The Million-dollar Fit: Companies Develop Affordable Prostheses for Use in Less Resourced Countries
May 2018 Issue
Every year thousands of people in impoverished countries undergo amputations. However, contrary to popular belief, armed conflicts or landmines are not usually to blame. Rather, the primary cause of most of these amputations is other types of trauma, such as automobile and train accidents.
For example, Yellamma, a 25-year-old single mother in India, received a lower-limb amputation when she was hit by a bus as she left the hospital where she worked as a nurse. The hospital provided her with a prosthesis, but the device was ill fitting and she was unable to wear it for very long due to severe discomfort. She ultimately lost her job at the hospital.
Lanieta, a 14-year-old girl from Koro, a remote island in Fiji, began having severe pain in her left leg in February 2016. She traveled by boat with her mother to Viti Levu, where she was diagnosed with osteoscarcoma and physicians performed a transfemoral amputation. However, there was no viable prosthesis that Lanieta could use on Koro's volcanic rock terrain, so she was unable to return home.
"Access to prosthetics is very much unequal across the globe, where young, otherwise healthy, amputees in low-income regions who would be good candidates for a prosthesis may only have access to crutches, a wheelchair, or an inappropriate, outdated prosthetic limb," says Rob Weiss, product manager for D-Rev, a San Francisco-based nonprofit that designs and delivers medical devices for low-income regions and populations.
Finding a Suitable Prosthetic Option
Every year, millions of people need either a new prosthetic knee or a replacement of their current device. They have a host of options with varying costs. There are microprocessor knees that provide users with increased stability and maneuverability over non-microprocessor knees. But they come with a hefty price tag and are primarily designed for the market of higher-income countries where third-party payers cover some of the cost. Polycentric titanium knees are an alternative, at a fraction of the cost, but do not offer the advanced functionality of microprocessor knees. At the lowest end of the cost scale, single-axis knees designed for use primarily in less resourced countries cost around $100.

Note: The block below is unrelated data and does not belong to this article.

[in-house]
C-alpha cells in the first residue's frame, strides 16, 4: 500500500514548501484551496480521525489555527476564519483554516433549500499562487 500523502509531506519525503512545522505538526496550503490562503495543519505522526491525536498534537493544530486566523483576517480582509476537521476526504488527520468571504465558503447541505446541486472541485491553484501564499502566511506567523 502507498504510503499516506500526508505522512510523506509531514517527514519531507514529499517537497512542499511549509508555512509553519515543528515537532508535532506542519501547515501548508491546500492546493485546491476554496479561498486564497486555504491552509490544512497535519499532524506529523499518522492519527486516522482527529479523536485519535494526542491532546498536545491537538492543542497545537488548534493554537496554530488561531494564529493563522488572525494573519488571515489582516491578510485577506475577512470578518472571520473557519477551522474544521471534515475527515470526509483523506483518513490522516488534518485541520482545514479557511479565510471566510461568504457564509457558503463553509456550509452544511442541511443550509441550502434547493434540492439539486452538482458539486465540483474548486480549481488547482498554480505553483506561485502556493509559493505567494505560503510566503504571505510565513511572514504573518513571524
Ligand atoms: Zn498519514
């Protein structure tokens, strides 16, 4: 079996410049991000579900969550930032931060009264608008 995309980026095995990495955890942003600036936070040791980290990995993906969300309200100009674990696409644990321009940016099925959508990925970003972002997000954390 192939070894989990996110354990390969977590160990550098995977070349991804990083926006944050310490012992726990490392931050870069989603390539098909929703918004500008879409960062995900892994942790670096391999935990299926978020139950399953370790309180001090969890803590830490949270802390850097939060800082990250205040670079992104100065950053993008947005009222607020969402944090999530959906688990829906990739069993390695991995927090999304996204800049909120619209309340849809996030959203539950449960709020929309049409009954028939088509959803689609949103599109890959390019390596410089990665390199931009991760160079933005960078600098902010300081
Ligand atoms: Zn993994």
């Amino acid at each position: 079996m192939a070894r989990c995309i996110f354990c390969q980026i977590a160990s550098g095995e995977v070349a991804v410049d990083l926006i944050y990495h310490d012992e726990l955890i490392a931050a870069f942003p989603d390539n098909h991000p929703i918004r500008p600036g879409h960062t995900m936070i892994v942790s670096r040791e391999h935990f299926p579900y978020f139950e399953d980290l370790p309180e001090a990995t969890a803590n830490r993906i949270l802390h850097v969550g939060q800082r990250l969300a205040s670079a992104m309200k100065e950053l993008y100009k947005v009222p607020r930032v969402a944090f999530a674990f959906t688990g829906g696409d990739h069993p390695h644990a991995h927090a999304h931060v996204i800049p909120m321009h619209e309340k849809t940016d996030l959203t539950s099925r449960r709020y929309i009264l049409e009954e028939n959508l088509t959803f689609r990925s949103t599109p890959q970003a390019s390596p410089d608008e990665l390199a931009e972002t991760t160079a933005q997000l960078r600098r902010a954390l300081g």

Donated prostheses from high-income nations are often seen as a possible solution but may not be appropriate for the environmental conditions and other needs in less resourced countries. According to the World Health Organization (WHO), of the medical devices donated to clinics and hospitals in India and other developing nations, roughly 70 percent are ultimately never used and end up in the "equipment graveyard" because they aren't conducive to local conditions.
"We too often see donated medical devices in low-resource hospitals and clinics that end up not being used or maintained because they were never desired by the practitioner nor met the needs of patients in the first place," Weiss says.
A Bold Goal
Without a functional prosthesis, people with amputations are stripped of the ability to be efficiently mobile, and with that, can be deprived of the basic right to live productive, healthy lives.
D-Rev and a handful of other companies in the United States and Canada are working on a bold goal to develop and provide more affordable, adjustable, and high-quality prostheses to people with amputations in less resourced nations, while keeping their companies profitable.
"We're trying to solve the problem that 54 million amputees have. Most of them don't have access to a device that works well with their day-to-day life," says Erin Keaney, PhD, COO of Nonspec, which she cofounded in Boston in 2013, with the social vision of ensuring its device would be as accessible to as many people worldwide as possible.
Similarly, the motivation behind LegWorks, with its research and development facility based in Toronto, Canada, and its headquarters in Buffalo, New York, was to produce and deliver high-functioning and affordable prosthetic technology globally, says Jan Andrysek, PhD, PEng, its chief technological officer and a scientist at Holland Bloorview Kids Rehabilitation Hospital in Toronto. "The impetus came from the realization that researchers and companies were largely focusing on developing evermore complex and costly prosthetic devices, which due to lack of affordability, would be accessible to only a very small part of the world's amputee population," he says. "Few were focusing on developing functional and concomitantly affordable [sustainable over the long-term] solutions for people."
Initially, Nonspec concentrated on developing an upper-limb prosthesis. "When we first started, we were most interested in the engineering aspect, and making a fully articulating hand is incredibly complicated," Keaney says. However, with almost half of amputations worldwide occurring below the knee, it made sense to Nonspec to start developing a prosthesis for the largest population of people, says Keaney, who received her degrees in plastic engineering with a concentration on medical devices from University of Massachusetts Lowell (UML).